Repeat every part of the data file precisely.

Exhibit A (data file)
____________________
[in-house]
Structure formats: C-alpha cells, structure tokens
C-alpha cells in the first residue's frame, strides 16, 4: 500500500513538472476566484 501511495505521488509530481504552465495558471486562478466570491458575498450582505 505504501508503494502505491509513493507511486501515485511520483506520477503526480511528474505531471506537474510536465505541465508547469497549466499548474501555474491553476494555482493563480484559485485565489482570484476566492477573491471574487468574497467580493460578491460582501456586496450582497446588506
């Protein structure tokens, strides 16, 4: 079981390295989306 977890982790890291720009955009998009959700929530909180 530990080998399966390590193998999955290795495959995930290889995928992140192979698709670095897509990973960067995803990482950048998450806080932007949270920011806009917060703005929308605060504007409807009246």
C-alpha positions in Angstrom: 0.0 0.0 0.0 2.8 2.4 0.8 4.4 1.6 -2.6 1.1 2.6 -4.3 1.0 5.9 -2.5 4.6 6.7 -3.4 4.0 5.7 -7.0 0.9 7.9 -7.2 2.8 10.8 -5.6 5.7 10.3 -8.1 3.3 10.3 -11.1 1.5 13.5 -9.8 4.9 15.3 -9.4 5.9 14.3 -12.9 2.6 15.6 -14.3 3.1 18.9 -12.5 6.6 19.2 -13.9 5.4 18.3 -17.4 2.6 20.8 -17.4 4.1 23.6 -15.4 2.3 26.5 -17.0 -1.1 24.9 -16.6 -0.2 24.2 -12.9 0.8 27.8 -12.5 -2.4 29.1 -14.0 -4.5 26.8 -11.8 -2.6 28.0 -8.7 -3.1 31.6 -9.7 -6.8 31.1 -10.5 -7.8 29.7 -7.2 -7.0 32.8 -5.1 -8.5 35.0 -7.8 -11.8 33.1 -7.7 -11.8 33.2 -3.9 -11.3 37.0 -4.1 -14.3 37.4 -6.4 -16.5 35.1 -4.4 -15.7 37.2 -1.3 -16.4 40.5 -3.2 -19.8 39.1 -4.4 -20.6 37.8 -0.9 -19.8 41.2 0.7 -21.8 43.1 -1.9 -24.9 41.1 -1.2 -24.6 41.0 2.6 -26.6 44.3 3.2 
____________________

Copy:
[in-house]
Structure formats: C-alpha cells, structure tokens
C-alpha cells in the first residue's frame, strides 16, 4: 500500500513538472476566484 501511495505521488509530481504552465495558471486562478466570491458575498450582505 505504501508503494502505491509513493507511486501515485511520483506520477503526480511528474505531471506537474510536465505541465508547469497549466499548474501555474491553476494555482493563480484559485485565489482570484476566492477573491471574487468574497467580493460578491460582501456586496450582497446588506
């Protein structure tokens, strides 16, 4: 079981390295989306 977890982790890291720009955009998009959700929530909180 530990080998399966390590193998999955290795495959995930290889995928992140192979698709670095897509990973960067995803990482950048998450806080932007949270920011806009917060703005929308605060504007409807009246």
C-alpha positions in Angstrom: 0.0 0.0 0.0 2.8 2.4 0.8 4.4 1.6 -2.6 1.1 2.6 -4.3 1.0 5.9 -2.5 4.6 6.7 -3.4 4.0 5.7 -7.0 0.9 7.9 -7.2 2.8 10.8 -5.6 5.7 10.3 -8.1 3.3 10.3 -11.1 1.5 13.5 -9.8 4.9 15.3 -9.4 5.9 14.3 -12.9 2.6 15.6 -14.3 3.1 18.9 -12.5 6.6 19.2 -13.9 5.4 18.3 -17.4 2.6 20.8 -17.4 4.1 23.6 -15.4 2.3 26.5 -17.0 -1.1 24.9 -16.6 -0.2 24.2 -12.9 0.8 27.8 -12.5 -2.4 29.1 -14.0 -4.5 26.8 -11.8 -2.6 28.0 -8.7 -3.1 31.6 -9.7 -6.8 31.1 -10.5 -7.8 29.7 -7.2 -7.0 32.8 -5.1 -8.5 35.0 -7.8 -11.8 33.1 -7.7 -11.8 33.2 -3.9 -11.3 37.0 -4.1 -14.3 37.4 -6.4 -16.5 35.1 -4.4 -15.7 37.2 -1.3 -16.4 40.5 -3.2 -19.8 39.1 -4.4 -20.6 37.8 -0.9 -19.8 41.2 0.7 -21.8 43.1 -1.9 -24.9 41.1 -1.2 -24.6 41.0 2.6 -26.6 44.3 3.2 